Word of the Week
“We still don’t care enough about security”
With many of us stuck inside our homes, a pandemic like COVID-19 is an apt opportunity for hackers to strike. But even as ample awareness takes place, the average consumer doesn’t care about security as much as they should. Why is that? In a word, convenience.
Take Zoom. Remember those few days where almost everyone reported about Zoom’s many security issues? Governments and tech giants publicly banned employees from using the software. Yet, there seems to be no slowdown of Zoom meetings. Even media platforms that reported about Zoom’s security issues continue to use the software publicly. Times like these, convenience is so important. Particularly when it involves technology.
In Zoom’s case, the value offering as a means of convenience far outweighs the cons for the normal user. When you’re trying to make a living amidst a global pandemic, you would want technology to make things easier for you.
But this isn’t unique to Zoom or COVID-19. Even Microsoft Teams, a competitor to Zoom, was vulnerable enough that company data could have been stolen by a simple GIF. One might think that something of that nature will entice users to tread carefully in the online space. Unfortunately, that isn’t the case.
Cybersecurity has long been a concern in the general domain. But cybercrime has been on the rise during the past few years. In a 2019 report, Accenture estimates a whopping $5.2 trillion in cybersecurity-related costs within the next 5 years. The question is, why are we still lagging in addressing cybersecurity? It’s part ignorance, part unawareness, and part unaffordability.
Cybersecurity is a luxury many small companies can’t afford
Word of the Week Special
They May Pose Security Risk to Mobile Devices
2020 OPEN SOURCE SECURITY AND RISK ANALYSIS REPORT
Amazon is very hard to predict; AWS is surprisingly predictable. Companies get sherlocked by AWS largely because they’re trying to build a better AWS, which is fundamentally a losing proposition unless you’re basically Microsoft Azure and nobody else
Covid 19 apps privacy and security issues
Plus Apple on the same
Thanks to Naz
Crypto challenge of the week
Hacky Easter Archive
[Browsers, Office365, Cisco and many others]
Book of the month
Secure, Resilient, and Agile Software Development
With a detailed look at Agile and Scrum software development methodologies, this book explains how security controls need to change in light of an entirely new paradigm on how software is developed. It focuses on ways to educate everyone who has a hand in any software development project with appropriate and practical skills to Build Security In. After covering foundational and fundamental principles for secure application design, this book dives into concepts, techniques, and design goals to meet well-understood acceptance criteria on features an application must implement. It also explains how the design sprint is adapted for proper consideration of security as well as defensive programming techniques. The book concludes with a look at white box application analysis and sprint-based activities to improve the security and quality of software under development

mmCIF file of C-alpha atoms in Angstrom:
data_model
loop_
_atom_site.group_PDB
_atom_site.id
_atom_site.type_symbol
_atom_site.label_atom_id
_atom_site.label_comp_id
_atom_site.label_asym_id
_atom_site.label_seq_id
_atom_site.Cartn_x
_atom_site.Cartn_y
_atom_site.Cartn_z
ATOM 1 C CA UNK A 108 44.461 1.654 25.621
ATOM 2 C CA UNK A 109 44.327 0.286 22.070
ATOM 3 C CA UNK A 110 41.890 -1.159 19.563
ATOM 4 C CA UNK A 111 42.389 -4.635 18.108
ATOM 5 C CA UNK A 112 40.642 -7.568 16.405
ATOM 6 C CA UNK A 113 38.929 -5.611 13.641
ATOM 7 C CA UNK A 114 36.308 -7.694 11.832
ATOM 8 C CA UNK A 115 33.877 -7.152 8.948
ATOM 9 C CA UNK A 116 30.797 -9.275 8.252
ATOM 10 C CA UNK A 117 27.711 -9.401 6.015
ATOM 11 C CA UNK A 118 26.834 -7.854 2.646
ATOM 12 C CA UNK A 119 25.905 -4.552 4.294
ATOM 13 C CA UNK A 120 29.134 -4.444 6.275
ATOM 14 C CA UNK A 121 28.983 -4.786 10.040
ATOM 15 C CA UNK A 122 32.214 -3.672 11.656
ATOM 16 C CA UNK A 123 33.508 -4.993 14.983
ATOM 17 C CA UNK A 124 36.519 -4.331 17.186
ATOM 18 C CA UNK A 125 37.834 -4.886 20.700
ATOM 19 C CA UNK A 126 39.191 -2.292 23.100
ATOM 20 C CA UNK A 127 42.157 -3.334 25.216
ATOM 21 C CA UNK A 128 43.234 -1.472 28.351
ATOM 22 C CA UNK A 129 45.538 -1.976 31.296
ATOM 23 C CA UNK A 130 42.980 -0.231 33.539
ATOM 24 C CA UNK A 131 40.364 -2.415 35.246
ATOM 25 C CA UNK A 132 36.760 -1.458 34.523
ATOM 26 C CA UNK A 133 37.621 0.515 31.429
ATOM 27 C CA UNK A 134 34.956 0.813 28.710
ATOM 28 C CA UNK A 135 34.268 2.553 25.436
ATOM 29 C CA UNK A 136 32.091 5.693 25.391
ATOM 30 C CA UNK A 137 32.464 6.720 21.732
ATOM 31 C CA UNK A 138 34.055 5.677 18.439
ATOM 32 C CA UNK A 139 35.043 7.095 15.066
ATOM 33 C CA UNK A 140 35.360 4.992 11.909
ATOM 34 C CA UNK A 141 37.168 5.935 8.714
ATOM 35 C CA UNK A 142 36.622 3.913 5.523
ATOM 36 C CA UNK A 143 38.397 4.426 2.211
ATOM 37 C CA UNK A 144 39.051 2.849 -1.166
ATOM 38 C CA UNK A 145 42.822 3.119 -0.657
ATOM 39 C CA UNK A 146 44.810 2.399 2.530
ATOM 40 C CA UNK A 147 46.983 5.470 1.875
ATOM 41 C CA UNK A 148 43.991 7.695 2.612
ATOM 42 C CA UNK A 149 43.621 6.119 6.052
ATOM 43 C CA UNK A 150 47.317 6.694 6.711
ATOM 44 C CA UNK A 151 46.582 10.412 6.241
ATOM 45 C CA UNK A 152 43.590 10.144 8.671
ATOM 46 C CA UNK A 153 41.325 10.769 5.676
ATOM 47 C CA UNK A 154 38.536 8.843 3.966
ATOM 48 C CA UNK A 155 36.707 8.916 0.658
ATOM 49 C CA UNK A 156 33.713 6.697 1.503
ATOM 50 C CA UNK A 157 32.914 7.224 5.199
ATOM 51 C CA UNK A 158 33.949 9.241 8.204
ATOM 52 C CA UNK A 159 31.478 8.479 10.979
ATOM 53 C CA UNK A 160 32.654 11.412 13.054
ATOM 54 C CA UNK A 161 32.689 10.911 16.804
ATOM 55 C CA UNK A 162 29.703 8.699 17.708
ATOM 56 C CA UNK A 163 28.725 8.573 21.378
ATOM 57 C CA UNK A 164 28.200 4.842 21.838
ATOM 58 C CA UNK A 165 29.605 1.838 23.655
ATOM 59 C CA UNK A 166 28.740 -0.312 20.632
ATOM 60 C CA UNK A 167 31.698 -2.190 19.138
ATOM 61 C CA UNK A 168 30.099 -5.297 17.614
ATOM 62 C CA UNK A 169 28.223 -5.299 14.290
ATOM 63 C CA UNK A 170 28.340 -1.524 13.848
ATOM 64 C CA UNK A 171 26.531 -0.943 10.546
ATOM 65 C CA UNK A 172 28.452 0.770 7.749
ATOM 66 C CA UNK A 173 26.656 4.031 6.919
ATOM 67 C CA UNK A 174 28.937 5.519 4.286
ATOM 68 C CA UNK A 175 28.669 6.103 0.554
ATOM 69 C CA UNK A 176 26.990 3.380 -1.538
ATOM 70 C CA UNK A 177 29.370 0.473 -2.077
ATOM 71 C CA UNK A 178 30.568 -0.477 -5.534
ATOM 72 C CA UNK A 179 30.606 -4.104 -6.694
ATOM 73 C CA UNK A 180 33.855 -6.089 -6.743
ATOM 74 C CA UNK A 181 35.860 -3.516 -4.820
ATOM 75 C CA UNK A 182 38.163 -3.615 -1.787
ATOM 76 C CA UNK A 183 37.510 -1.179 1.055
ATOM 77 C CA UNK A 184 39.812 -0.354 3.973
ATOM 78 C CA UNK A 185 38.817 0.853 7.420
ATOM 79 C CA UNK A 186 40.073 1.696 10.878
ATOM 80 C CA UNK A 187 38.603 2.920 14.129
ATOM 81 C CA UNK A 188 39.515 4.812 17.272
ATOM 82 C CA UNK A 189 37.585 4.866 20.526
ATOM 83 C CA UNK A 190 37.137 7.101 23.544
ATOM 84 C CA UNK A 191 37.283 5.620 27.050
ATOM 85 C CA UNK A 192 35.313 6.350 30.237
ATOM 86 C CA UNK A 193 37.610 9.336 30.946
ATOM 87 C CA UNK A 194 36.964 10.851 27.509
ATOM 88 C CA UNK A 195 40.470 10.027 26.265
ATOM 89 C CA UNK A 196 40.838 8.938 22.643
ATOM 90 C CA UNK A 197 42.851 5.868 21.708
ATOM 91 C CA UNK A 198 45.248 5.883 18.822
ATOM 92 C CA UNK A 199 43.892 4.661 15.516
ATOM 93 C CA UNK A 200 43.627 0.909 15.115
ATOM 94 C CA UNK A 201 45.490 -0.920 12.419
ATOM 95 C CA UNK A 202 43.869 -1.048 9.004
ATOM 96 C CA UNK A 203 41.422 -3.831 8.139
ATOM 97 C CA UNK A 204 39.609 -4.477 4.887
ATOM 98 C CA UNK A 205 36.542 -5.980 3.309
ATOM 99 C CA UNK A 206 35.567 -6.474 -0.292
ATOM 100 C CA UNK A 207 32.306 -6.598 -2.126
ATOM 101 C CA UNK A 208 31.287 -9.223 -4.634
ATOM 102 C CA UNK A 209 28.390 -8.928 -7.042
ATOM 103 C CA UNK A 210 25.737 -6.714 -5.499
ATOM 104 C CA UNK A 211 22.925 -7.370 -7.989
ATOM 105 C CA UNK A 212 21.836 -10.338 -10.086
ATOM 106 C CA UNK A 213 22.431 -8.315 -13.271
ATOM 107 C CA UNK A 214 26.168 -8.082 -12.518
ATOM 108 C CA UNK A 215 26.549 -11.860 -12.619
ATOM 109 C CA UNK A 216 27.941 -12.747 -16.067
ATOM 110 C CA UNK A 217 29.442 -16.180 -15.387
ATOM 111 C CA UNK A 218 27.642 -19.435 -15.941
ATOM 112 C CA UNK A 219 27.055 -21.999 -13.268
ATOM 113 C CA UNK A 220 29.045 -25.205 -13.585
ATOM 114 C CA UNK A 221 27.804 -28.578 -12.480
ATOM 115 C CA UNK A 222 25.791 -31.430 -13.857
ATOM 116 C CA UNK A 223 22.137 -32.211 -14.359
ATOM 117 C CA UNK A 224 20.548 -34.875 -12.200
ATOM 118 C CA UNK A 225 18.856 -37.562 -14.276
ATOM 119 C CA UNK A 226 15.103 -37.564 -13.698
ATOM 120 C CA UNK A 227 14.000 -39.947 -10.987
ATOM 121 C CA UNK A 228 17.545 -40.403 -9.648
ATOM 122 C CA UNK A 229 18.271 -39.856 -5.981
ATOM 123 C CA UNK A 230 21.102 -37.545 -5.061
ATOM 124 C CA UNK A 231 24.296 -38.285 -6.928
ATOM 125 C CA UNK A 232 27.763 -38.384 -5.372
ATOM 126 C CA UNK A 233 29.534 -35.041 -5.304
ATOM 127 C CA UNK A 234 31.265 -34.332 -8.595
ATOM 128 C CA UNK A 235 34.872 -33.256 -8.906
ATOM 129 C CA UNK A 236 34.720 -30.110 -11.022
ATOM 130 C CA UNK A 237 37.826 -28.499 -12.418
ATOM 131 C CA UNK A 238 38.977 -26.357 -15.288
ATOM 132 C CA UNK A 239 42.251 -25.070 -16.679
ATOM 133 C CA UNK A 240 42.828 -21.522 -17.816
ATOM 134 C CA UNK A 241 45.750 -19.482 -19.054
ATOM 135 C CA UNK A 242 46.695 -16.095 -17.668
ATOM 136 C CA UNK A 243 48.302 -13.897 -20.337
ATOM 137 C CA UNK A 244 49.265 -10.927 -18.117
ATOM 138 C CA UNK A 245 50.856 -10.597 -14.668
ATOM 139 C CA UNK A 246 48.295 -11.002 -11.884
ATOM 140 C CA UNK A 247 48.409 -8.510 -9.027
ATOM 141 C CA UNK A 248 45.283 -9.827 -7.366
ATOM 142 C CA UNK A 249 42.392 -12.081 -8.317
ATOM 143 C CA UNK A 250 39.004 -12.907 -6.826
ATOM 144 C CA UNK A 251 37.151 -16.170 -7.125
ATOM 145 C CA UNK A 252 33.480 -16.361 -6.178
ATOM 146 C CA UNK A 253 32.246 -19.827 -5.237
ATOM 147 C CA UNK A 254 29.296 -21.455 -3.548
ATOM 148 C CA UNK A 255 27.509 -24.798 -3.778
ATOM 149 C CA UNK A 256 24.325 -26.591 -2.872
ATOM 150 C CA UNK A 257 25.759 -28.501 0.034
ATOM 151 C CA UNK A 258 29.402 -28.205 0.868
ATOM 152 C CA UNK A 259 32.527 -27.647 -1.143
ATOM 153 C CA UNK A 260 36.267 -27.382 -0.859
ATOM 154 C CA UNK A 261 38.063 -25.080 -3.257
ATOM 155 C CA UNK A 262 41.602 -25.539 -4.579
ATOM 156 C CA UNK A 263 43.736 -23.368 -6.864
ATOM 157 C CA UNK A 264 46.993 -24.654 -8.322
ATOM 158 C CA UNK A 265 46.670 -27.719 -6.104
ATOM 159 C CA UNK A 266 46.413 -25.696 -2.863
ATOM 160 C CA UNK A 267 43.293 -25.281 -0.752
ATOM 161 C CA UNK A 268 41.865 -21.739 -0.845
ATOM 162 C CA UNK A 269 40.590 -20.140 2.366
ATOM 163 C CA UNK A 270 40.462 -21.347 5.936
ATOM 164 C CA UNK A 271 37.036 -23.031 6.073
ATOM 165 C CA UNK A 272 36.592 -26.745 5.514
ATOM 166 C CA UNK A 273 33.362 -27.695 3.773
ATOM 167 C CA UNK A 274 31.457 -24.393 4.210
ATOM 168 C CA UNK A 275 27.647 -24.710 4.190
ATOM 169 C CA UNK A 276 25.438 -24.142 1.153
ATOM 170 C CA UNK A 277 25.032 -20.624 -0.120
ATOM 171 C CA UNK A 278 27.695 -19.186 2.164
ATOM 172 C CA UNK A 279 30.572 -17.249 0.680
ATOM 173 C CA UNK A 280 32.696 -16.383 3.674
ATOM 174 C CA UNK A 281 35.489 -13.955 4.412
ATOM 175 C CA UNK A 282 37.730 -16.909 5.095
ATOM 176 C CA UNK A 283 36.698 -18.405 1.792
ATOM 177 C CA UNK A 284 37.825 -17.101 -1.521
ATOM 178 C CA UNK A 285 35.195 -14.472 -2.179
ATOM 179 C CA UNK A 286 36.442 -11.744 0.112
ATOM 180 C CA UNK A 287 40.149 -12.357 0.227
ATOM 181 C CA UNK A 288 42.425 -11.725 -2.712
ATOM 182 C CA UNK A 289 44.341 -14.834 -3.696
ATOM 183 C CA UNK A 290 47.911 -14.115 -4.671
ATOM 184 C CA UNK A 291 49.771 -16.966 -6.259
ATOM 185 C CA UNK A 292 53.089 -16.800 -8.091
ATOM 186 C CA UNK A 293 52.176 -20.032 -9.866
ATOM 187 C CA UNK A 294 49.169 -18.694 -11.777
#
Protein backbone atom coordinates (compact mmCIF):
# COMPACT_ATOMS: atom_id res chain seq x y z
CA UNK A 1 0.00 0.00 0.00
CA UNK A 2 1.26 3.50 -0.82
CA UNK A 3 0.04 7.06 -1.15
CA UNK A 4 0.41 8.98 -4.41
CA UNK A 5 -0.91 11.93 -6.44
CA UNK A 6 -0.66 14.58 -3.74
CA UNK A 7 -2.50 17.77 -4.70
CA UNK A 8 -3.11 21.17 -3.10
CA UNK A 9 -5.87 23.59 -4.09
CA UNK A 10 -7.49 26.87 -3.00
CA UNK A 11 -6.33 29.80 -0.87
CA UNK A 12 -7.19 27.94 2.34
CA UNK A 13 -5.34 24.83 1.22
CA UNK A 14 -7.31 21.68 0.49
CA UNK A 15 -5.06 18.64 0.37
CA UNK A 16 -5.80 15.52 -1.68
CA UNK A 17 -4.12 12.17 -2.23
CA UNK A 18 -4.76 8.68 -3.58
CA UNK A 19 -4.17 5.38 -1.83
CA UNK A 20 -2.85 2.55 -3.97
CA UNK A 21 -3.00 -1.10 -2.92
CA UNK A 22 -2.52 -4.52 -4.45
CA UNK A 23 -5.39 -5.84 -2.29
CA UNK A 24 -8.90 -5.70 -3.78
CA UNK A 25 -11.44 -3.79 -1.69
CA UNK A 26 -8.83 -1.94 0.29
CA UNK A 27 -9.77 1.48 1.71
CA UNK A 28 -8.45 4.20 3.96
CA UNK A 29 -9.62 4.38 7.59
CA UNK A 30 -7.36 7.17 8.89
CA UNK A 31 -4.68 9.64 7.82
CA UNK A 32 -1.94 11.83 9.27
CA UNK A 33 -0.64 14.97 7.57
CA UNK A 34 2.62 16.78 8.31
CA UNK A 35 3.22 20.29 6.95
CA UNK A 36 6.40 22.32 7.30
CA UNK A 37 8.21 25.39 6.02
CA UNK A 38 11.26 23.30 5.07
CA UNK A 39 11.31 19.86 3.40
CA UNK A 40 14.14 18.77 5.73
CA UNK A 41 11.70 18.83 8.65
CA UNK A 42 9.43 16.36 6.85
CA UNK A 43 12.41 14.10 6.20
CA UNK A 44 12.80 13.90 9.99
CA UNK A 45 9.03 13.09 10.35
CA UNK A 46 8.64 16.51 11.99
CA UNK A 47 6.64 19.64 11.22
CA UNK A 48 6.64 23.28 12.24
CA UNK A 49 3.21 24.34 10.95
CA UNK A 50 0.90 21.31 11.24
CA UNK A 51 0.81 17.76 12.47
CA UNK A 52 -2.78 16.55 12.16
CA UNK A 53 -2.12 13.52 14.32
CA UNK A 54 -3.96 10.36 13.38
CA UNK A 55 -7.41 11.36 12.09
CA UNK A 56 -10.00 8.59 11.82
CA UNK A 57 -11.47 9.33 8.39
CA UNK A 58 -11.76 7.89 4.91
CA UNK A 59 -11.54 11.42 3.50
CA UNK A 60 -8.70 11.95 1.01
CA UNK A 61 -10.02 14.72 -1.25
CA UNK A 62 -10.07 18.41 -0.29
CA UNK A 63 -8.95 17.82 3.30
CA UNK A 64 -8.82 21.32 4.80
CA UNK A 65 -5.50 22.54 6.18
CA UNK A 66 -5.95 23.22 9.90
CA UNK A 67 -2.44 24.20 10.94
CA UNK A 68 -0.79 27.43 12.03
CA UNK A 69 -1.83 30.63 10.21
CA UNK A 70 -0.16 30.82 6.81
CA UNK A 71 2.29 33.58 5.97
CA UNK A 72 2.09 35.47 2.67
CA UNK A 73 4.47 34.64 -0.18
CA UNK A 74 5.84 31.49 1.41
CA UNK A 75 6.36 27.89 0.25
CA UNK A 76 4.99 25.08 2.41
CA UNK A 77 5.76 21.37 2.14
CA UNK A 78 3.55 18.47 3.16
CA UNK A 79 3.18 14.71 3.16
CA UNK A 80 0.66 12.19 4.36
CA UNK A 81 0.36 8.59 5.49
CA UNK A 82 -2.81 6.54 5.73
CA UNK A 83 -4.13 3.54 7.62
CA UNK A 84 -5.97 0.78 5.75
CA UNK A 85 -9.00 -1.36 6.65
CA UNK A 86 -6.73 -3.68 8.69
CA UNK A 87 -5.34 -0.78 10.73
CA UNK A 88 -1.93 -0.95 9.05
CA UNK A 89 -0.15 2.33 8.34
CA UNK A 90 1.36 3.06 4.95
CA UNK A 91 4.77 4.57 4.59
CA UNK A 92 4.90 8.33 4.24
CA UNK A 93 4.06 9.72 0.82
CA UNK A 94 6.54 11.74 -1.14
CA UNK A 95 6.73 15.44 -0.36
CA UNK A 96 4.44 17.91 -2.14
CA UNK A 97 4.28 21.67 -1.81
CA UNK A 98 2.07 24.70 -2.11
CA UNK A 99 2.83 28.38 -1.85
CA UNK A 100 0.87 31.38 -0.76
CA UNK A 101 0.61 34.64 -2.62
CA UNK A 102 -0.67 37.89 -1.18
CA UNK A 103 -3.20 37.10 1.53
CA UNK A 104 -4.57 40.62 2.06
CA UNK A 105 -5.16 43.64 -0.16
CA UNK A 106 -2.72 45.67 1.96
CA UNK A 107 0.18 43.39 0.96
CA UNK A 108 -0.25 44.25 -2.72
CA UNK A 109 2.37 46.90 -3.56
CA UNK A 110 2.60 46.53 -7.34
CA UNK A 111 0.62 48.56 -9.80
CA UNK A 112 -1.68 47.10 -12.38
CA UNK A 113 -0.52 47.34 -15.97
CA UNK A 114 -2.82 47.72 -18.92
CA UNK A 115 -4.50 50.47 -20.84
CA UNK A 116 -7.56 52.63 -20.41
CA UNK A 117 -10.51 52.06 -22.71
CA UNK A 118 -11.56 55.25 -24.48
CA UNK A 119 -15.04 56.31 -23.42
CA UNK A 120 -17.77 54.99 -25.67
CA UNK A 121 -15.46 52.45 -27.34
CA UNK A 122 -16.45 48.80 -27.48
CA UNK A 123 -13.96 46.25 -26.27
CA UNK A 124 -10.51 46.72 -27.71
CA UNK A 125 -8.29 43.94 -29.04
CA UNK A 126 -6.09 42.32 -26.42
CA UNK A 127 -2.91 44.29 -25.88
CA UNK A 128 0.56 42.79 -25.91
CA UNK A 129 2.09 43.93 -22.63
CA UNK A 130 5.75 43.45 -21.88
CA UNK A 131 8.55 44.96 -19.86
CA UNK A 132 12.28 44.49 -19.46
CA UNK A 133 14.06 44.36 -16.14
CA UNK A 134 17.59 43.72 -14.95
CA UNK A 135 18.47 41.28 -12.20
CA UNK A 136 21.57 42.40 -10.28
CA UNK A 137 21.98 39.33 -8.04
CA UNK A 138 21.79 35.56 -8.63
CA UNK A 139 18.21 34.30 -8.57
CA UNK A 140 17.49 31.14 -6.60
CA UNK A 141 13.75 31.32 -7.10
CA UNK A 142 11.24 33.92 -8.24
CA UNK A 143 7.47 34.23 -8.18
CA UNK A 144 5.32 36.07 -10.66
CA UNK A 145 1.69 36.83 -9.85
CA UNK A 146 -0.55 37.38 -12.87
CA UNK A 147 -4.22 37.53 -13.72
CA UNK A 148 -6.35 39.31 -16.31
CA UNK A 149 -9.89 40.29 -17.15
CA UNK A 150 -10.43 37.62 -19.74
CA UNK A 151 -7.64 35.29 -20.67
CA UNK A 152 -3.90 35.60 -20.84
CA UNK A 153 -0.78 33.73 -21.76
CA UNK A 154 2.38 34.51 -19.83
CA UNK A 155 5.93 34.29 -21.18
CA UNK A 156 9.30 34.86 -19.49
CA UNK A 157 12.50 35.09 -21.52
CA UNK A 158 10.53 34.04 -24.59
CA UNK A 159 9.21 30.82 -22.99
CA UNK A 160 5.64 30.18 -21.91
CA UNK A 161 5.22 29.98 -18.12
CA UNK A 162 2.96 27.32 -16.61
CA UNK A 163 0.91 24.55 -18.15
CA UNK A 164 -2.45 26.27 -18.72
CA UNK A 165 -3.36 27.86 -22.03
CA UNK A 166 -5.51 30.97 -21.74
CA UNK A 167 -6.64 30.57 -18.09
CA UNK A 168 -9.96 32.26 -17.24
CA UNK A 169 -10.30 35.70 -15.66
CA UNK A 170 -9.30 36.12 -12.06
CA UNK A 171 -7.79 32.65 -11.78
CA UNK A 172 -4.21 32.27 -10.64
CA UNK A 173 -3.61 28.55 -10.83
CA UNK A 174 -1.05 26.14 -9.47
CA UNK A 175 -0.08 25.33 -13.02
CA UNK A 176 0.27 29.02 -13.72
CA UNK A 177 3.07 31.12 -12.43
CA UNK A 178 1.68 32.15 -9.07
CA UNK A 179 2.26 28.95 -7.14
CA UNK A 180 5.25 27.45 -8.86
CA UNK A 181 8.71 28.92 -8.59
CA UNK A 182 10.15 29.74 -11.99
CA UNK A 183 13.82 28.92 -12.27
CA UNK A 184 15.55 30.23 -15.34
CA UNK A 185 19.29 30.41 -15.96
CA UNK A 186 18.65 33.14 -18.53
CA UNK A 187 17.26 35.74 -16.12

Comic of the week
##Some OWASP stuff first
-OWASP for Data Engineers
Wait.. what? Isn’t OWASP something to do with web applications? That was my first reaction too when, some years ago, I was asked to do an “OWASP top 10 analysis” on a project that had nothing at all to do with web applications. At the time I was able to steer the conversation in more fruitful and useful directions, but the thought stuck with me: is the OWASP “top 10” a useful framework for thinking about security in Data Engineering?
-The Abridged History of Application Security – Jim Manico
-[The Red Team Guide] Chapter 1: Red Teaming and Red Teams Overview
What is Red Team, and where did it come from?
The origins of Red Team are military in origin. It was realised that to better defend there was a need to attack your own defences to find weak points that could then be defended better. This morphed into “War Games” where defenders or friendly forces were denoted as BLUE and the opposing forces were RED
-Six musts for building secure software
1 — Follow a secure code review process
2 — Choose the right libraries and frameworks
3 — Shield your database
4 — Encode and escape to block Cross-Site Scripting Attacks (XSS)
5 — Validate input
6 — Protect your users
-Preventing XSS in React (Part 2): dangerouslySetInnerHTML
Sometimes the best hiding place is the one that’s in plain sight
OWASP events HERE
BSidesSLC 2020 – Carlota Sage’s ‘$how Me The Money! (Getting Business Buy-in)’
Conquering the Authentication Challenge of Zero Trust
As an organization’s hybrid-cloud environment continues to expand far and wide beyond their control, the need for a zero-trust model is becoming mandatory. This higher level of digital security morphs identity verification from onetime event to a model where nothing consuming protected information is trusted by default
AWS Online Summit 17th June
Global ALERT level
BLUE or GUARDED indicates a general risk of increased hacking, virus, or other malicious activity. The potential exists for malicious cyber activities, but no known exploits have been identified, or known exploits have been identified but no significant impact has occurred.
Incident data HERE Find your country
NCSC Weekly Threat Report
Multiple Vulnerabilities identified by Cisco in their ASA and FTD software and routers
Remote workers targeted by Office 365 phishing scam
Major VMware server vulnerability detected
API Security Issue 6: Vulnerabilities in Sign in with Apple, Qatar’s COVID19 app, GitLab
We have three API vulnerabilities in:
Incidents & events detail
Signal to move away from using phone numbers as user IDs
Signal launches profile PINs, the first step in supporting Signal user accounts that are not tied to phone numbers
Link HERE – thanks to Marc
StrandHogg 2.0 – The ‘evil twin’
New Android Vulnerability Even More Dangerous, With Attacks More Difficult to Detect Than Predecessor
Critical VMware Cloud Director Flaw Lets Hackers Take Over Corporate Servers
Link HERE – thanks to Jachar
Ebay is port scanning your laptop, bypassing your firewall from your browser
Link HERE – thanks to Sezer
Zero-day in Sign in with Apple
A highly critical #vulnerability affecting Apple’s ‘Sign in with Apple’ feature could have let attackers hack into anyone’s account on 3rd-party service or apps.
For this vulnerability, I was paid $100,000 by Apple under their Apple Security Bounty program
Hacker steals $1,200 worth of Ethereum in under 100 seconds
Malicious bots are scanning GitHub uploads for private crypto keys and seed phrases
Reverse Engineering a 5g ‘Bioshield’
Link HERE – thanks to Naz